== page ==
UNC, NCCU law schools need clinics, officials say, as board considers litigation ban

CHAPEL HILL, N.C (WNCN) – Opponents of a plan to ban litigation at UNC-Chapel Hill and North Carolina Central University’s law schools say it could undermine the schools and the ability of students to get the education they need.

They spoke to a committee of UNC’s Board of Governors Thursday.

“The proposal, if it is adopted, would be catastrophic,” said Irv Joyner, a professor at N.C. Central.

The public hearing at UNC came amid a controversy over a proposal to prohibit the law centers at the schools from being able to bring lawsuits against government bodies.

UNC’s Center for Civil Rights and legal clinics at NCCU would be affected by the plan.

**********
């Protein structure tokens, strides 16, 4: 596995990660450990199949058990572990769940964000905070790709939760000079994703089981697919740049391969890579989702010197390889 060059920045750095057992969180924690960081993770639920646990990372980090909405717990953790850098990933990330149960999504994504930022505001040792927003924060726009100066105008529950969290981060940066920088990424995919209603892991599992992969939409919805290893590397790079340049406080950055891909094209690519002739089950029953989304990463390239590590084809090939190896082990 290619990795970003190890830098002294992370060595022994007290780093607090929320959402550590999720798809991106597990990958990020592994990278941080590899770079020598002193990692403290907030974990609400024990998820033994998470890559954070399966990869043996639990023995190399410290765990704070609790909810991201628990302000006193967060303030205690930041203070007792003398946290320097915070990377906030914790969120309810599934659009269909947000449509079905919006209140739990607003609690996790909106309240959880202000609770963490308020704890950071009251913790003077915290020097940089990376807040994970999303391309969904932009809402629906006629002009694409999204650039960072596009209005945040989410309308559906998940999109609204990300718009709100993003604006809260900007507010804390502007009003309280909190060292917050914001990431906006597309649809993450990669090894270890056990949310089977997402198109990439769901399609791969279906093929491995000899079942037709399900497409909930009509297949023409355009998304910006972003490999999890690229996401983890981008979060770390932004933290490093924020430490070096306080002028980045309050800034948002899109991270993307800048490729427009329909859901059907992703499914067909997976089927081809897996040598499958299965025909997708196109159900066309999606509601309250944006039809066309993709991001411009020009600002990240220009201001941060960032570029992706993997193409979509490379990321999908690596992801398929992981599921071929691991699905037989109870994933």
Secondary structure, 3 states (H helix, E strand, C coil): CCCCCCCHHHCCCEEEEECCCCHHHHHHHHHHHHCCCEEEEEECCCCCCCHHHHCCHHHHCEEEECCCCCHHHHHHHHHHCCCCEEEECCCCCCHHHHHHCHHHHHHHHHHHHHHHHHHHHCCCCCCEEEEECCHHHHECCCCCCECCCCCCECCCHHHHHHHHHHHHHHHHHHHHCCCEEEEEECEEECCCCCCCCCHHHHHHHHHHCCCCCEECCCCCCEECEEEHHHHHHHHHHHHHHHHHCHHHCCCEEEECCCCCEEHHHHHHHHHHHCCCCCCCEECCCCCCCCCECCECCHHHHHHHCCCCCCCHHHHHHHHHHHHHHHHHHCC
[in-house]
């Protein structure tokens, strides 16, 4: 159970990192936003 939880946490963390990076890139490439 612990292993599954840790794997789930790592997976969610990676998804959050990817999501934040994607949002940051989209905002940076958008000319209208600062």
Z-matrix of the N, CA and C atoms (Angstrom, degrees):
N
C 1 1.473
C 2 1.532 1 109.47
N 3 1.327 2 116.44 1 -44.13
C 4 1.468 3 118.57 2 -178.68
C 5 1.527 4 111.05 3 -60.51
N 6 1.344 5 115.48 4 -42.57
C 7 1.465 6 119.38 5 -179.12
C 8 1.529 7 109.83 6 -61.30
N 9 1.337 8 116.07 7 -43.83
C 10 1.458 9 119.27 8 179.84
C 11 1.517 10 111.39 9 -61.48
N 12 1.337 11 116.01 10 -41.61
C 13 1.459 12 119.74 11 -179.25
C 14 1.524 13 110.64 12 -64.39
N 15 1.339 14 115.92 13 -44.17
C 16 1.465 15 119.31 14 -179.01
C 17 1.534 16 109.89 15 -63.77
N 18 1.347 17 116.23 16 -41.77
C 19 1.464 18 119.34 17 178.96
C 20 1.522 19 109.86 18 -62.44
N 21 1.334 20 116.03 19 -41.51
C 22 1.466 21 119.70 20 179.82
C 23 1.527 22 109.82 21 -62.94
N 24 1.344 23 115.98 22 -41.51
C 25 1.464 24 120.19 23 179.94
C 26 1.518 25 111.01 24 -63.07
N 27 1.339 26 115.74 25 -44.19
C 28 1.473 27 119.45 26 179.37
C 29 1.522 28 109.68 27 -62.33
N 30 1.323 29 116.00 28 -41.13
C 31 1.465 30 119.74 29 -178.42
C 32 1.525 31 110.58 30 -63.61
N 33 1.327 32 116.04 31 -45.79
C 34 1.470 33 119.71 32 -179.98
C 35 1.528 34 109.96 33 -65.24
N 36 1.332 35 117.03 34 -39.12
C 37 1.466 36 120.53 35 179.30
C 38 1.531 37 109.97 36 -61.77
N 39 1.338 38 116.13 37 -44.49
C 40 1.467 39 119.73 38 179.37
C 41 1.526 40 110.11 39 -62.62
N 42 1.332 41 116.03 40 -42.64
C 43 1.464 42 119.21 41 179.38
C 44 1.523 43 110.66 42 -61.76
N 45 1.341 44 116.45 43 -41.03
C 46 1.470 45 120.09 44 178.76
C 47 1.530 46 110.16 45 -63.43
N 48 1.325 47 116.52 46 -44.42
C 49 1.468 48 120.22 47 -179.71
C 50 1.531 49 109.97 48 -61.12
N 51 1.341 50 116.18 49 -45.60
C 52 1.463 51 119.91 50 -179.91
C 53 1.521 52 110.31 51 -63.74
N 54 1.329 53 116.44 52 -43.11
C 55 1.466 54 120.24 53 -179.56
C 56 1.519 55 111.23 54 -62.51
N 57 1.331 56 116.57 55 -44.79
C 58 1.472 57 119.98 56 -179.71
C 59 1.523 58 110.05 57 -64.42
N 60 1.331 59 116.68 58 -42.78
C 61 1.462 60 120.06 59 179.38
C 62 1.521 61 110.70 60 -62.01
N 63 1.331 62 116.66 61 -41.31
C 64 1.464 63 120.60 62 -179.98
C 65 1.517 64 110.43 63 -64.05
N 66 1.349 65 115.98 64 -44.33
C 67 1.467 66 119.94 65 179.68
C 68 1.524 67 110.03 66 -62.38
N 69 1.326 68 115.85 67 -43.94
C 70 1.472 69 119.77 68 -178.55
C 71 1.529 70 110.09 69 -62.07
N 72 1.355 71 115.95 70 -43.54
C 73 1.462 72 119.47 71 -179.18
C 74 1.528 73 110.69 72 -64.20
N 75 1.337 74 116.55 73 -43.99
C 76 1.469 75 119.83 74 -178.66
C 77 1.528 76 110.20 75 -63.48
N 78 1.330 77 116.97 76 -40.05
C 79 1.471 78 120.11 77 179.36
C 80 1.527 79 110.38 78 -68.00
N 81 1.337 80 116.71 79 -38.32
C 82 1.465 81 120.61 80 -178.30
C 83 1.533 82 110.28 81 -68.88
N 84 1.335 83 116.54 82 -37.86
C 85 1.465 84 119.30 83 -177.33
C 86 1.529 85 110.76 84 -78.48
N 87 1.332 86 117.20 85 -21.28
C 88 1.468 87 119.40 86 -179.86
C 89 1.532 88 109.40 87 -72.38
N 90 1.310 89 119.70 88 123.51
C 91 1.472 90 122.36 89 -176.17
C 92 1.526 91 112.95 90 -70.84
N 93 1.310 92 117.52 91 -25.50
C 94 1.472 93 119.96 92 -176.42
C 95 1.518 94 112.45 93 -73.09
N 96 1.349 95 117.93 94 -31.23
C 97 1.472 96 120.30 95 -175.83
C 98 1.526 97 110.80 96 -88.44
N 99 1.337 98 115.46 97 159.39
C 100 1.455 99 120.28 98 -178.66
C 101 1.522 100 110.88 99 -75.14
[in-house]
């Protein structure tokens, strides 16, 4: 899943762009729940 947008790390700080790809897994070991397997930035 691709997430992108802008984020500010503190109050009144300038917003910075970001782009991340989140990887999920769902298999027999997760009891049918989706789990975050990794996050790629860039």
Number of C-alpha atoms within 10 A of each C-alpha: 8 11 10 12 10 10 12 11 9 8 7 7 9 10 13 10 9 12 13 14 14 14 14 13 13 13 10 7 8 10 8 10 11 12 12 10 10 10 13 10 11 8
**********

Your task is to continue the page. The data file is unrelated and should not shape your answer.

Joyner said Thursday that the move could jeopardize Central’s accreditation with the American Bar Association, as the ABA requires experiential learning opportunities for students.

“Them taking this away from us, it doesn’t make sense. So, I hate it,” said Aviance Brown, a law student who will enter her third year this fall.

Brown noted that the work she and other students do at NCCU helps people who otherwise wouldn’t have access to legal representation, including people with low incomes.

UNC’s Center for Civil Rights has taken on a variety of cases since its founding in 2001, including some dealing with school desegregation, economic development and environmental hazards.

Following the hearing, Joe Knott, a member of the Board of Governors told CBS North Carolina, “We need to be sure that our first priority, the academic mission, is protected. That’s why it’s important to have this discussion.”

The board could vote on the issue at its next meeting in July.

RELATED: Carrboro, Orange County leaders to consider supporting UNC’s Center for Civil Rights

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